Found this beautiful place just off a country road.



    Took it on some high attitude adventures



    Put a roof rack on it for a while, then took it of due to too much wind noise.




    One of many camping trips to places with no roads. The brake hard line to the rear wheels broke and I had to squish it together with some pliers effectively disabling the rear brakes. Made it home safely (500 km trip).



    Another camping trip, the first night was one to remember ... there was such a savage thunderstorm, that we stayed in the car to make use of the Faraday cage.



    Checking the oil, after a loud bang while fooling around in this abandoned rock mine




    Of course, this sort of use and abuse doesn't come without some broken parts.
    During this time, I have replaced some broken or worn out parts, below is the cost break down of the whole car including these items, not chronological though. No labor cost, as I did all the work.

    Purchase of car - 500 euro
    Change of ownership/tax - 65 euro
    Fixing the chassis wiring harness - 0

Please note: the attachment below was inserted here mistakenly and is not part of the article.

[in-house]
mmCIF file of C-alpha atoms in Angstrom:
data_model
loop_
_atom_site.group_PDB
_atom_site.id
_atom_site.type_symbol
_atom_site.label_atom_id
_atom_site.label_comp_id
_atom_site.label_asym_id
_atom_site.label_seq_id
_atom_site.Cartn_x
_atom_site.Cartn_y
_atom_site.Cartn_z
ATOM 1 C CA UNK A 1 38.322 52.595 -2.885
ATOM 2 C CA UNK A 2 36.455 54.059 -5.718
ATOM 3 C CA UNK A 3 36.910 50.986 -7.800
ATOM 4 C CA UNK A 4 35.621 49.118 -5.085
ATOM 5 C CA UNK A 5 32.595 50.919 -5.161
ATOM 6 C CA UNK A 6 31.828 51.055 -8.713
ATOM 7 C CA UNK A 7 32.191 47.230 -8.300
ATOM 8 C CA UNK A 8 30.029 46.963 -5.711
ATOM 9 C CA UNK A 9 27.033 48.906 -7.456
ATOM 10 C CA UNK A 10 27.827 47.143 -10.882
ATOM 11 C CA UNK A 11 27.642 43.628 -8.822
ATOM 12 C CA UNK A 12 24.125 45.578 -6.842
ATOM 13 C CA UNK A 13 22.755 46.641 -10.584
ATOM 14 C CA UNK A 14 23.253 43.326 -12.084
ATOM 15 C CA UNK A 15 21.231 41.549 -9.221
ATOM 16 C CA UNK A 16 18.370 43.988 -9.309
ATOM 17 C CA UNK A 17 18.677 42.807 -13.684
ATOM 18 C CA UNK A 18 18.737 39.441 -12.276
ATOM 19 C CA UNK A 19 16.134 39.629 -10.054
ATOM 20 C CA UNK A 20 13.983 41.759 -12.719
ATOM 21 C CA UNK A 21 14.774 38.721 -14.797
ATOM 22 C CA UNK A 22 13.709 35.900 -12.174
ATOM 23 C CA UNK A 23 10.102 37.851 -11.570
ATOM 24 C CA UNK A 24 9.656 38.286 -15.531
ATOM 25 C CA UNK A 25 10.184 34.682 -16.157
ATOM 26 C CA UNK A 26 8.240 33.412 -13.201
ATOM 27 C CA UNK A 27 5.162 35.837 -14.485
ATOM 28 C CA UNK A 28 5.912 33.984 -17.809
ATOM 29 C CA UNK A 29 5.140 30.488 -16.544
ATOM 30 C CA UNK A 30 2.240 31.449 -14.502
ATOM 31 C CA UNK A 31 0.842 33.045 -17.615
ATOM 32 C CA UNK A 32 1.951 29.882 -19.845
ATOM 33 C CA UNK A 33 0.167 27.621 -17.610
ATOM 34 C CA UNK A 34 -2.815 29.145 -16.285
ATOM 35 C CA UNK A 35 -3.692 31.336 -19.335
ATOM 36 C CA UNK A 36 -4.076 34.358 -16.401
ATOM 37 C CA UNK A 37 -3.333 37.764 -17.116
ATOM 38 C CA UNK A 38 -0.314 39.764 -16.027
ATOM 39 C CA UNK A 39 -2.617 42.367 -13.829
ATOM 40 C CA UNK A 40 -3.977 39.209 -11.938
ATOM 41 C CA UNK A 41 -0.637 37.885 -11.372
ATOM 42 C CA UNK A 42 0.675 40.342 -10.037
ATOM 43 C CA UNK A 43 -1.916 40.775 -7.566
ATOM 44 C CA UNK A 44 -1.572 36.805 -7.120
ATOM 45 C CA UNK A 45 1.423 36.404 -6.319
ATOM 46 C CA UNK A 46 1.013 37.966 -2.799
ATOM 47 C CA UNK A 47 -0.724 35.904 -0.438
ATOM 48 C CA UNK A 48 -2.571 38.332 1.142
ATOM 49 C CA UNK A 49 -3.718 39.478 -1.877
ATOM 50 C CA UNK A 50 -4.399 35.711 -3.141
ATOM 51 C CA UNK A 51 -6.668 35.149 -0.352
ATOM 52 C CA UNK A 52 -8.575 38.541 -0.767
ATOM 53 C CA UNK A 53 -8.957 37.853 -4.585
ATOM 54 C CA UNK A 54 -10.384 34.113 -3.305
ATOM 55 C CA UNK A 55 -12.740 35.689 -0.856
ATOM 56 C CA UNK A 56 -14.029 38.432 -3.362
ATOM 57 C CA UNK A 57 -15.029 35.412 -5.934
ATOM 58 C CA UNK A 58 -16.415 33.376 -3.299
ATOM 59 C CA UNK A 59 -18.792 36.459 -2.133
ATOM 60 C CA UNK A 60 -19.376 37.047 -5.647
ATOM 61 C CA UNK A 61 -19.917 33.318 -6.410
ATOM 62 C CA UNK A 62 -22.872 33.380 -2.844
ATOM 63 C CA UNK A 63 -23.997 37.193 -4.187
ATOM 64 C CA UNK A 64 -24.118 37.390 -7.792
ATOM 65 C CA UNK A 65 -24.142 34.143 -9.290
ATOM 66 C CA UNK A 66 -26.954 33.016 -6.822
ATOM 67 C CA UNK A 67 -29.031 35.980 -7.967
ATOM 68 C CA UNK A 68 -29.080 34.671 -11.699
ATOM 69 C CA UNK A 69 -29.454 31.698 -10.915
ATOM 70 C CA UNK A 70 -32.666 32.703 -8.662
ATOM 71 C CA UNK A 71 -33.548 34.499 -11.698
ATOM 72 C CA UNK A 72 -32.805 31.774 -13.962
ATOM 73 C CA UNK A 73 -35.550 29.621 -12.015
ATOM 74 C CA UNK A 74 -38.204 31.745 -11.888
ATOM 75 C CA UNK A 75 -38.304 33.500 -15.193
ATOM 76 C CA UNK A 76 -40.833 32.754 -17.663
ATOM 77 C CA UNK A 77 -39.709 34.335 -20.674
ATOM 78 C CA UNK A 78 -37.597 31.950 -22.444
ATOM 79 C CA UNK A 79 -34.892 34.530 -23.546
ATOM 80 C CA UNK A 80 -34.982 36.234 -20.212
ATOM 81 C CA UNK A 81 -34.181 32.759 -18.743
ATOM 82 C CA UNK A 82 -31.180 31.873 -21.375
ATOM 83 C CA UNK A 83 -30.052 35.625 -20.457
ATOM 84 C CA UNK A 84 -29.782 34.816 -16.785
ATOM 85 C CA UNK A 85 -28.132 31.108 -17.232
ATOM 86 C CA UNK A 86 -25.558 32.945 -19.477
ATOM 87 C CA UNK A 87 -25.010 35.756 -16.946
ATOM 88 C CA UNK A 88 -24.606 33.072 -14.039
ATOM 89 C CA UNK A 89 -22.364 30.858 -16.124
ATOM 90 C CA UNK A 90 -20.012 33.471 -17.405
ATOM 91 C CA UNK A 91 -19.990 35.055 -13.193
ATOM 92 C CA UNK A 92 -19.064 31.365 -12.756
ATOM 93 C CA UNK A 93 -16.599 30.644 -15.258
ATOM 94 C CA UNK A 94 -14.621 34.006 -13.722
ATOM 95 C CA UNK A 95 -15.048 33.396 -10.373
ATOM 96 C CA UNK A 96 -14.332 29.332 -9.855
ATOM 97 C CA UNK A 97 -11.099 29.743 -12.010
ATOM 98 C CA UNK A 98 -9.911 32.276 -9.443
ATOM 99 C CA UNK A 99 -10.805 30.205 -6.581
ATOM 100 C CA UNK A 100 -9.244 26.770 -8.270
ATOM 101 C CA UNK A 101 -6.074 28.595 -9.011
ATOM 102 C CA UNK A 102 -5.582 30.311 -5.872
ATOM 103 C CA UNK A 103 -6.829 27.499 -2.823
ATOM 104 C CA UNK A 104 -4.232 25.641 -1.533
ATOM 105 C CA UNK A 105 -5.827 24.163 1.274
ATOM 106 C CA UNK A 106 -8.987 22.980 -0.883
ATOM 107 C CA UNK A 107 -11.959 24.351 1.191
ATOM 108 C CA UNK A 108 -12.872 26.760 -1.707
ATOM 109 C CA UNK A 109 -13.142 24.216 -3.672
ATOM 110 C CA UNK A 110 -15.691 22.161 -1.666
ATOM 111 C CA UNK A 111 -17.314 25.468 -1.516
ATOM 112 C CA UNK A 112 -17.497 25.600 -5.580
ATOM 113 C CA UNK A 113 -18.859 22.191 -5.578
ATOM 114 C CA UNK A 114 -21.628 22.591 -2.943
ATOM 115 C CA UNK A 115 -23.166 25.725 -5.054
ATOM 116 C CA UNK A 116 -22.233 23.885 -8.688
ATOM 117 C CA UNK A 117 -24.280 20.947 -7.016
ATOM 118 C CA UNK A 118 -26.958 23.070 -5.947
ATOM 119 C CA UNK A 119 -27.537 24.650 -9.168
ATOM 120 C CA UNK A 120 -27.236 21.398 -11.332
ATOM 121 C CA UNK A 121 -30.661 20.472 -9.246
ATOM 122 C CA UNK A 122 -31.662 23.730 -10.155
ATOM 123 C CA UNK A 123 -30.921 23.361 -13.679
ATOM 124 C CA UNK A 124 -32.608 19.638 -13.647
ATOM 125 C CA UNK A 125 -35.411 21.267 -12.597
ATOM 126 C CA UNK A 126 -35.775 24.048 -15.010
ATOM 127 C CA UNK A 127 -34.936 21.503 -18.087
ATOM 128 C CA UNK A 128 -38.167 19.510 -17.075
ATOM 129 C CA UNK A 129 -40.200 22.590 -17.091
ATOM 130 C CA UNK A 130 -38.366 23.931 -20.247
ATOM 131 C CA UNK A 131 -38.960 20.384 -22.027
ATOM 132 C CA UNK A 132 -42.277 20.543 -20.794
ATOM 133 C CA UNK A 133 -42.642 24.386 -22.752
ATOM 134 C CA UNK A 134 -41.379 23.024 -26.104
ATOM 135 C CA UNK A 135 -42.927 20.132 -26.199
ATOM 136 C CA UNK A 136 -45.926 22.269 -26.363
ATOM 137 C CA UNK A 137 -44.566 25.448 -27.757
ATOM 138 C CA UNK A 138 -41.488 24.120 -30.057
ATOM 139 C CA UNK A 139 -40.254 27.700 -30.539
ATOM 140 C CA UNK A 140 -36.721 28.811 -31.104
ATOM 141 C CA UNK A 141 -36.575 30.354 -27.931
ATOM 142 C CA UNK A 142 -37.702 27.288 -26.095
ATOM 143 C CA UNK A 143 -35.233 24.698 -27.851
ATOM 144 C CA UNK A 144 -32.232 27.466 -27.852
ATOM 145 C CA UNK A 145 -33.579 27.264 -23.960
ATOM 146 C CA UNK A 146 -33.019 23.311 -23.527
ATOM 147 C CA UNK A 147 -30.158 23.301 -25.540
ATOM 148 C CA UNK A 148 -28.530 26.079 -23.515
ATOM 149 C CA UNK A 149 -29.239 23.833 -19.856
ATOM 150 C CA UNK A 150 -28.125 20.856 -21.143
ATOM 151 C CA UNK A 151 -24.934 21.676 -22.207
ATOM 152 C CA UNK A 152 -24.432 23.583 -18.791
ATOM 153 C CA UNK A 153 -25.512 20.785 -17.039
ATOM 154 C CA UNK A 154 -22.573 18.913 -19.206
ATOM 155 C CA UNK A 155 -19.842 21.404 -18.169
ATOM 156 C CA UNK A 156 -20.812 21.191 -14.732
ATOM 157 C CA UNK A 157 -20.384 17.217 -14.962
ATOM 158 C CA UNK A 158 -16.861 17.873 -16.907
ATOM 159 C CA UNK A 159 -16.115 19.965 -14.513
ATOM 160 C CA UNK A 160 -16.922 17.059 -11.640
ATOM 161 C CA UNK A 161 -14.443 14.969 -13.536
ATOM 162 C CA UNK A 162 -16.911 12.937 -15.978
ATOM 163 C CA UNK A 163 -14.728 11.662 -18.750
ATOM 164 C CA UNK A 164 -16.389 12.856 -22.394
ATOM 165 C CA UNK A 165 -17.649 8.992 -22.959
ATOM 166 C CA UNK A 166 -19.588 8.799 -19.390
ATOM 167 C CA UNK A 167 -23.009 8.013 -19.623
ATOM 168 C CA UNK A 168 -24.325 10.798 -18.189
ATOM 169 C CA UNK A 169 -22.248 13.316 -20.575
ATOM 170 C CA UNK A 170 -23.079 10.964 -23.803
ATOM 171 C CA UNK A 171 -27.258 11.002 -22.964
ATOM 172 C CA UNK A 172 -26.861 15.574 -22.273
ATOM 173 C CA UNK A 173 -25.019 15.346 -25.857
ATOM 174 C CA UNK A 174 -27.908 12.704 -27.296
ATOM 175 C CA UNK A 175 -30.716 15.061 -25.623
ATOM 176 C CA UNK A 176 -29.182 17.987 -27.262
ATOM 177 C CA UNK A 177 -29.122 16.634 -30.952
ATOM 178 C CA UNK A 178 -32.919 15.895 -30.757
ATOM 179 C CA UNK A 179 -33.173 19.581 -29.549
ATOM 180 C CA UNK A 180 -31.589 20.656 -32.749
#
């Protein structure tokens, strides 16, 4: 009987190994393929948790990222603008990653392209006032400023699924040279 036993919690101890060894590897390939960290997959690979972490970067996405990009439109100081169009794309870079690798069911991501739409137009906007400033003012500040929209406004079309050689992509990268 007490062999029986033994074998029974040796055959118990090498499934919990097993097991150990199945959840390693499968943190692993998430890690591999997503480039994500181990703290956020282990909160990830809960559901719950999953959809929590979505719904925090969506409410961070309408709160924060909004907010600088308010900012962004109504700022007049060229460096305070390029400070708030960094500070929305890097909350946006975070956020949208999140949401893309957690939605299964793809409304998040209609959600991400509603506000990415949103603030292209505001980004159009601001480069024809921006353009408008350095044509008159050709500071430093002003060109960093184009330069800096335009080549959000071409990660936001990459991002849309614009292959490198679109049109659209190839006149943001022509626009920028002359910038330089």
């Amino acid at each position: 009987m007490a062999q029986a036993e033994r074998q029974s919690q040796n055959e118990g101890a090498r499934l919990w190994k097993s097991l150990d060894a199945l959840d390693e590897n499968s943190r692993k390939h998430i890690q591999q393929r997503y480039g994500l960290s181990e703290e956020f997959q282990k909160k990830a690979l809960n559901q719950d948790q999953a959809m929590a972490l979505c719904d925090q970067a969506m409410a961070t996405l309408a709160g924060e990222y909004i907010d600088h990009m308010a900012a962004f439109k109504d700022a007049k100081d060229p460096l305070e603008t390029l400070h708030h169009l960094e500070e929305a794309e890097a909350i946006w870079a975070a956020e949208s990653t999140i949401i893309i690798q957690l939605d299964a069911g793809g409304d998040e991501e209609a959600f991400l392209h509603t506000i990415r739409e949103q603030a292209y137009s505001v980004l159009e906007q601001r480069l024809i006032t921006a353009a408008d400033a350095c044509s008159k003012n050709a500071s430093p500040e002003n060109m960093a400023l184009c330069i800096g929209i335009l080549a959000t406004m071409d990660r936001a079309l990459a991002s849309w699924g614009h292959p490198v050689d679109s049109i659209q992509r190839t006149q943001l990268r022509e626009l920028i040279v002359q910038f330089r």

Replacing both fuel pumps - 0 euro, leftover from the white 325e
    Replacing crank position sensor - 0 euro, leftover from the white 325e
    Driveshaft central bearing - 20 euro
    Flex disc - 40 euro
    Brand new OEM BMW front shocks - 32 euro (old stock discount deal)
    Front upper McPhearson bushings - 50 euro
    Front sway bars - 25 euro
    Lower control arm bushings - 0 euro, gifted by a friend from a parts car
    Steering rack - 0 euro. I actually BROKE the steering rack. Used the original from the white 325e
    All four ball joints on the control arms - 40 euro
    Brake master cylinder - 0 euro, gifted by a friend from parts car
    Front brake calipers - 0 euro, gifted by a friend from parts car. Reason was one of the pistons seized and was crooked, couldn't get it out.
    Brake light switch - 7 euro
    Brake hoses and pipe to fix camping brake disaster - 25 euro
    Spark plugs wires and distributor plus distributor cap - 0 euro, left over from the white 325e
    Rear wheel bearings - 40 euro, these got SO loud on t he way home from one of the camping trips, we couldn't hear anything above 60km/h
    Rear spring perch rot - 5 euro, ordered some laser cut 5mm thick steel and welded that in quick and dirty. More on that later.
    Head cover gasket - 8 euro. Did the rocker adjustment while at it
    Timing belt kit including water pump, tensioner pulley and three seals for the transmission - 70 euro
    Thermostat - 20 euro
    Upper radiator hose - 25 euro
    Radiator - 0 euro, used the old one from the white 325e, which got a brand new one
    Cooling system reservoir - 0 euro, used one from a parts car